We believe debt settlement is a great option that makes the best sense in many situations because both the creditor and the debtor are at fault in any troubled financial situations.  The debtor is at fault for overextending debt and the creditor is at fault for overextending credit, regardless of the circumstances.  In most situations, an agreeable settlement can be reached that can benefit both parties.


Things To Know About Debt Settlement


Patience is necessary during the settlement process.  Settlement companies usually have experienced negotiators who know the right times to make the right offers to the right creditors.

Many variables are inherent in the settlement process and each debt situation is unique.  An account can travel through several departments within a credit card company and through several collection agencies before it is "ripe" to settle.  Trust that your debt settlement company has your best interests in mind and that they are working to get you the best possible settlements.

Credit card companies may wait 4 to 6 months before they will consider settling an account because they want to see what they can collect from a debtor in their "normal" collection process.  It can sometimes take up to a year or more before any accounts are settled.

It is smart to have as much money available for settlement purposes as early as possible.  The typical settlement program can last from 12 to 40 months but the sooner your accounts can be settled, the less chance there is for legal action and the less creditor harassment you will have to endure.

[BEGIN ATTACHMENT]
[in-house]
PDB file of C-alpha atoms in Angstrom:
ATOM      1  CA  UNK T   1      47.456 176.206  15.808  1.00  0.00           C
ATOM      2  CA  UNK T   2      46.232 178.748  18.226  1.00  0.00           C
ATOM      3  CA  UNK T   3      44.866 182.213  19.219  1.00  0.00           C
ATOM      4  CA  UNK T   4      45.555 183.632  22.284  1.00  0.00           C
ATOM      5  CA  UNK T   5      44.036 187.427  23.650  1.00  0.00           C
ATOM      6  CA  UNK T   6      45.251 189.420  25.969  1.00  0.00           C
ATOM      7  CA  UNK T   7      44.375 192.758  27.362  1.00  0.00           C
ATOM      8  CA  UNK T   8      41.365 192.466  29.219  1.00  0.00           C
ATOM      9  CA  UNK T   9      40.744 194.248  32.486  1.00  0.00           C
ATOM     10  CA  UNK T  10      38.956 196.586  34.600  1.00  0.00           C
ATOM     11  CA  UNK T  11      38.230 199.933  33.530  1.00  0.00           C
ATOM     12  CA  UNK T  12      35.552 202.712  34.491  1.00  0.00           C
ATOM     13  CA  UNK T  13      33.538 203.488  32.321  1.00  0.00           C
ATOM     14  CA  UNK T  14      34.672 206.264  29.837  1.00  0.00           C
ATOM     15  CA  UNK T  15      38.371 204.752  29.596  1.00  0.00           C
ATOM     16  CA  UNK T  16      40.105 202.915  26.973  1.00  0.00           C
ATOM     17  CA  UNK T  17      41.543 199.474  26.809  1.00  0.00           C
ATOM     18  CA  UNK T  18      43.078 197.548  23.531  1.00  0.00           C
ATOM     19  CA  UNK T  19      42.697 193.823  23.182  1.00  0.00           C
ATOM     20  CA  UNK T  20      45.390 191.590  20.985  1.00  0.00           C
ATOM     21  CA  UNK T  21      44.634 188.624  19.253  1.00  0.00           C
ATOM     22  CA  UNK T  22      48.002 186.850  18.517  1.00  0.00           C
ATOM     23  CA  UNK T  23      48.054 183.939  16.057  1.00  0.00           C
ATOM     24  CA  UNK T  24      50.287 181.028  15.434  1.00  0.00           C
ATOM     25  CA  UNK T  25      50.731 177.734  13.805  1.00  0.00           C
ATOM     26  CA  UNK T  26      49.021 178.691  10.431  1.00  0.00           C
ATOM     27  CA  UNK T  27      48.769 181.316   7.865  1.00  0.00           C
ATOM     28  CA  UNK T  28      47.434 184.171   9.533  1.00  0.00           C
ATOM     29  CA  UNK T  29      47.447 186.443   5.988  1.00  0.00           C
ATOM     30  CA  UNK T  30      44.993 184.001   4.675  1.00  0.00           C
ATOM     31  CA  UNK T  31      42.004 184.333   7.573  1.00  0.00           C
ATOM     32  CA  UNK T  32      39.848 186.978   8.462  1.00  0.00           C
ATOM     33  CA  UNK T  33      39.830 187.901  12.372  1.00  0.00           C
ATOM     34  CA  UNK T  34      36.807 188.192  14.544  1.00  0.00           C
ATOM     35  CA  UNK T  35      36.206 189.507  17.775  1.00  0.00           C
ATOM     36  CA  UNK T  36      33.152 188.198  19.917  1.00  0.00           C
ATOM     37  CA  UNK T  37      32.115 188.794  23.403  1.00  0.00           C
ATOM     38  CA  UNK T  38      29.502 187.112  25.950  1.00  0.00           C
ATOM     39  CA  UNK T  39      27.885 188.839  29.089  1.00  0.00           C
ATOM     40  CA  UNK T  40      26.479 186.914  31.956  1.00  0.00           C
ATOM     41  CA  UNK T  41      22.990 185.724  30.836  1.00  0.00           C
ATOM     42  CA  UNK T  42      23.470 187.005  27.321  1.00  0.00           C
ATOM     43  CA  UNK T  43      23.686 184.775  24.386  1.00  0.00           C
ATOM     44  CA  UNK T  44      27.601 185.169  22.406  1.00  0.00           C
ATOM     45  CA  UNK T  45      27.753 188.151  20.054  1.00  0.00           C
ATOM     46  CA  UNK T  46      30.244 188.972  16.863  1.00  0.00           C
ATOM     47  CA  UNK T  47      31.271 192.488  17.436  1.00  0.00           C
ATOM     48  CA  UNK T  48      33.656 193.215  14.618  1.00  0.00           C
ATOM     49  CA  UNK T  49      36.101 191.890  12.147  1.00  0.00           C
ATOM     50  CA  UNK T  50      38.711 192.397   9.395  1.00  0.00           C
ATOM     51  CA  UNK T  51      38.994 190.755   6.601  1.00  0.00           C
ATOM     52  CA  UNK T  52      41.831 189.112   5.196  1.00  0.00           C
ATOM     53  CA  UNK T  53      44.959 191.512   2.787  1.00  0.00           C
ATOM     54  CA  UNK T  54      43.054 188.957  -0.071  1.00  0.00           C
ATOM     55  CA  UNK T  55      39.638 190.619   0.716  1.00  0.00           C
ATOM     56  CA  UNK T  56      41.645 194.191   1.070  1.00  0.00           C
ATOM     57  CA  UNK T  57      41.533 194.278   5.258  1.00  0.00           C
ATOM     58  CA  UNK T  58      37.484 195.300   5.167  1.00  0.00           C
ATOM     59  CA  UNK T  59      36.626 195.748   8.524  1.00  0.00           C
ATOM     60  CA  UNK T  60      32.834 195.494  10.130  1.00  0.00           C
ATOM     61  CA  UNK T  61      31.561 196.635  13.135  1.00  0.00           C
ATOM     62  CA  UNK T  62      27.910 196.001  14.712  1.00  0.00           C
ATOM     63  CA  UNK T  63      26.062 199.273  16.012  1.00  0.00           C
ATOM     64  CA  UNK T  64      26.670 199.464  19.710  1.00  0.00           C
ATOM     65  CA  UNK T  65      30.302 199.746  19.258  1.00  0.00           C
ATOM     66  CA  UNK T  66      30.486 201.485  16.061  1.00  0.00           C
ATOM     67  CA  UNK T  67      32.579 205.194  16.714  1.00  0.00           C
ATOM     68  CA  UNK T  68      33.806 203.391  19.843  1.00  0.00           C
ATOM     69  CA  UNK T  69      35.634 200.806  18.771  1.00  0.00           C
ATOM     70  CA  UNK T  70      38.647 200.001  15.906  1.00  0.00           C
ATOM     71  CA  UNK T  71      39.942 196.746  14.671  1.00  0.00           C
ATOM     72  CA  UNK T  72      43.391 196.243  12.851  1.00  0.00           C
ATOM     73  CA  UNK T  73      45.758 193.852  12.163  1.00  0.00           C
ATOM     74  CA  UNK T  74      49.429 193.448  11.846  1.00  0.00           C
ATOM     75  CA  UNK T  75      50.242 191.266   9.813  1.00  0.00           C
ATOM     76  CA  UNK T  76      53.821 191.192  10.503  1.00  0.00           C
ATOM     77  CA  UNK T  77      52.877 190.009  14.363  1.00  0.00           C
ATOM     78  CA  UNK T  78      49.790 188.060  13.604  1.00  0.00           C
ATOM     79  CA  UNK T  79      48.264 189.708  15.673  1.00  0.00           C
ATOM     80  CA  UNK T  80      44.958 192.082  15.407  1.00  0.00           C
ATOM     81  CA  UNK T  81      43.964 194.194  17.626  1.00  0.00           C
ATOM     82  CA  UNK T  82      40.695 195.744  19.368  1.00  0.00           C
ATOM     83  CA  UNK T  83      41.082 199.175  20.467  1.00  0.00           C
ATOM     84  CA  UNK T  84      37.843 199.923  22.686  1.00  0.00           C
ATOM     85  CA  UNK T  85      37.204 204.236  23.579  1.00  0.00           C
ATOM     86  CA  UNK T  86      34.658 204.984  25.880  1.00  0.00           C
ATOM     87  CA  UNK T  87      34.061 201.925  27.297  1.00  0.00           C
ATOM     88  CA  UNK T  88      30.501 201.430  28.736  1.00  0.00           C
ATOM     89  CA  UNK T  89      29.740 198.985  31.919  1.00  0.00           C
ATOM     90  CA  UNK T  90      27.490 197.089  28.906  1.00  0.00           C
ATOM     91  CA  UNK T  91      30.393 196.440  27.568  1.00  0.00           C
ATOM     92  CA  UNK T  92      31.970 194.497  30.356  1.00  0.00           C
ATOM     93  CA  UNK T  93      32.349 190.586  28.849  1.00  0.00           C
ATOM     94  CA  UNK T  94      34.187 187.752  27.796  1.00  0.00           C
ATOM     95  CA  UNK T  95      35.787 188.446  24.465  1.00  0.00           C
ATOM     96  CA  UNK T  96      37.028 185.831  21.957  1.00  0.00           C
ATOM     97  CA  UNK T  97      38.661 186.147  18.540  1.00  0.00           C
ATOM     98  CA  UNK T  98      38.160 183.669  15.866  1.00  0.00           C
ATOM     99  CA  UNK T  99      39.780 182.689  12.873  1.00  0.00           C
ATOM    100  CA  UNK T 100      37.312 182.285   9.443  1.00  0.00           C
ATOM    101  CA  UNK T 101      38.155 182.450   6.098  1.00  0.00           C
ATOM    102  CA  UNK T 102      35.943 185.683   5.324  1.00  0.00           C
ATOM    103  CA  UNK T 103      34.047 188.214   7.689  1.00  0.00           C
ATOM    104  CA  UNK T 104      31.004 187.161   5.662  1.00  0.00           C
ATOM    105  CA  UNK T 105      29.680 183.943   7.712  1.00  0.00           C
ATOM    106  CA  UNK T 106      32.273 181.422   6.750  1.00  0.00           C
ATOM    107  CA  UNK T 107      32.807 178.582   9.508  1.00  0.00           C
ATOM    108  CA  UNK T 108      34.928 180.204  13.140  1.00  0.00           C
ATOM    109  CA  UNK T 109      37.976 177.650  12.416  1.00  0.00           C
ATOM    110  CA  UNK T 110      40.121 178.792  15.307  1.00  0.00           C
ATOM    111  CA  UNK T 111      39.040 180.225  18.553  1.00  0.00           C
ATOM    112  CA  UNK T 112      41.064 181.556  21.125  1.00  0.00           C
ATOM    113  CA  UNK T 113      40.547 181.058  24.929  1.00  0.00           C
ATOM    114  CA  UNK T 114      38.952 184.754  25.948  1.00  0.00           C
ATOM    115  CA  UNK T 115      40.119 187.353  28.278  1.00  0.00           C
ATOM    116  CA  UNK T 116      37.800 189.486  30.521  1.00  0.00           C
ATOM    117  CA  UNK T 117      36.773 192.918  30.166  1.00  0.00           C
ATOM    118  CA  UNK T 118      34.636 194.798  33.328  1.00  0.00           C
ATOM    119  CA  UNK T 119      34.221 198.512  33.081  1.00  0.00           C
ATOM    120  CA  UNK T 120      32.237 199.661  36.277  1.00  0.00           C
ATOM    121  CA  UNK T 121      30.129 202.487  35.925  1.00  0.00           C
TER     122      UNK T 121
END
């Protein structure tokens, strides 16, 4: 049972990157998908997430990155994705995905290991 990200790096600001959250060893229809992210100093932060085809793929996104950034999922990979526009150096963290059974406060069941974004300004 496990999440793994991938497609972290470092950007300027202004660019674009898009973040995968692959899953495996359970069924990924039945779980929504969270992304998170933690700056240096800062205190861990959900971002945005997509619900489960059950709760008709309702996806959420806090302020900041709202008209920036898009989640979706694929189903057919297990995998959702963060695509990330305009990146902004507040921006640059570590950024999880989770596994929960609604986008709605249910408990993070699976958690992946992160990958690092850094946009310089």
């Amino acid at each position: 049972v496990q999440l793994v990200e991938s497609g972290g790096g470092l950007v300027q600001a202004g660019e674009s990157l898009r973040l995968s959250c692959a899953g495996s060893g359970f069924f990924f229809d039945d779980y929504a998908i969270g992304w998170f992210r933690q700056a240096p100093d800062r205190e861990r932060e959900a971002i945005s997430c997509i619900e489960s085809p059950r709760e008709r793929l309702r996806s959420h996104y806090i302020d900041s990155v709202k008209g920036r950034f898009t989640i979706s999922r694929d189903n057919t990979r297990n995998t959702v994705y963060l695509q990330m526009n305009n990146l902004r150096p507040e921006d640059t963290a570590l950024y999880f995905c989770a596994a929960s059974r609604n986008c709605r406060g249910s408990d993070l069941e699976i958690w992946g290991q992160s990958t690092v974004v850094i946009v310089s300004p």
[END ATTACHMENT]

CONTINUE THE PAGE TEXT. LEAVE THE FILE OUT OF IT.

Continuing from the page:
Average settlements typically range from 30% to 60%.  It is often harder to get low percentage settlements on lower balance cards ($2,000 and below).  This is because it is usually not worth it for a credit card company or a debt settlement company to spend a lot of time negotiating (Example:  A 25% settlement on a $1,000 card would save a debtor $750 but a 25% settlement on a $10,000 card would result in a savings of $7,500.  With higher balances, more money is at stake and more time will usually be spent trying to get a good settlement).

If a creditor does happen to file a lawsuit, you should try to get as much money together as possible so your settlement company can try to settle the account before it gets to court.  Debt settlement companies are typically not attorney firms and are not able to give legal advice.  If you are sued, make sure you know the laws and your rights or contact a qualified attorney in your state.


Some companies are promoting “Do it Yourself” settlement programs but we recommend against these.  They often charge hundreds of dollars for their programs but don’t give nearly the information needed.

The settlement process can change from day to day with each creditor and debt situation being different.  With thousands of creditors each having different policies, it can take several years of experience to really know the collections process and even longer to become a great negotiator.

The money you can save and the headaches you can avoid by joining a settlement company can greatly outweigh any benefits of trying to "do it yourself".  Many people experienced in the debt settlement business would compare trying to settle your own debts to attempting to perform surgery on yourself.  Leave debt settlement to the pros and spend your time on things you enjoy.


Choosing A Debt Settlement Company

As with any business, there are good and bad debt settlement companies.  Do your research and find one you're comfortable with.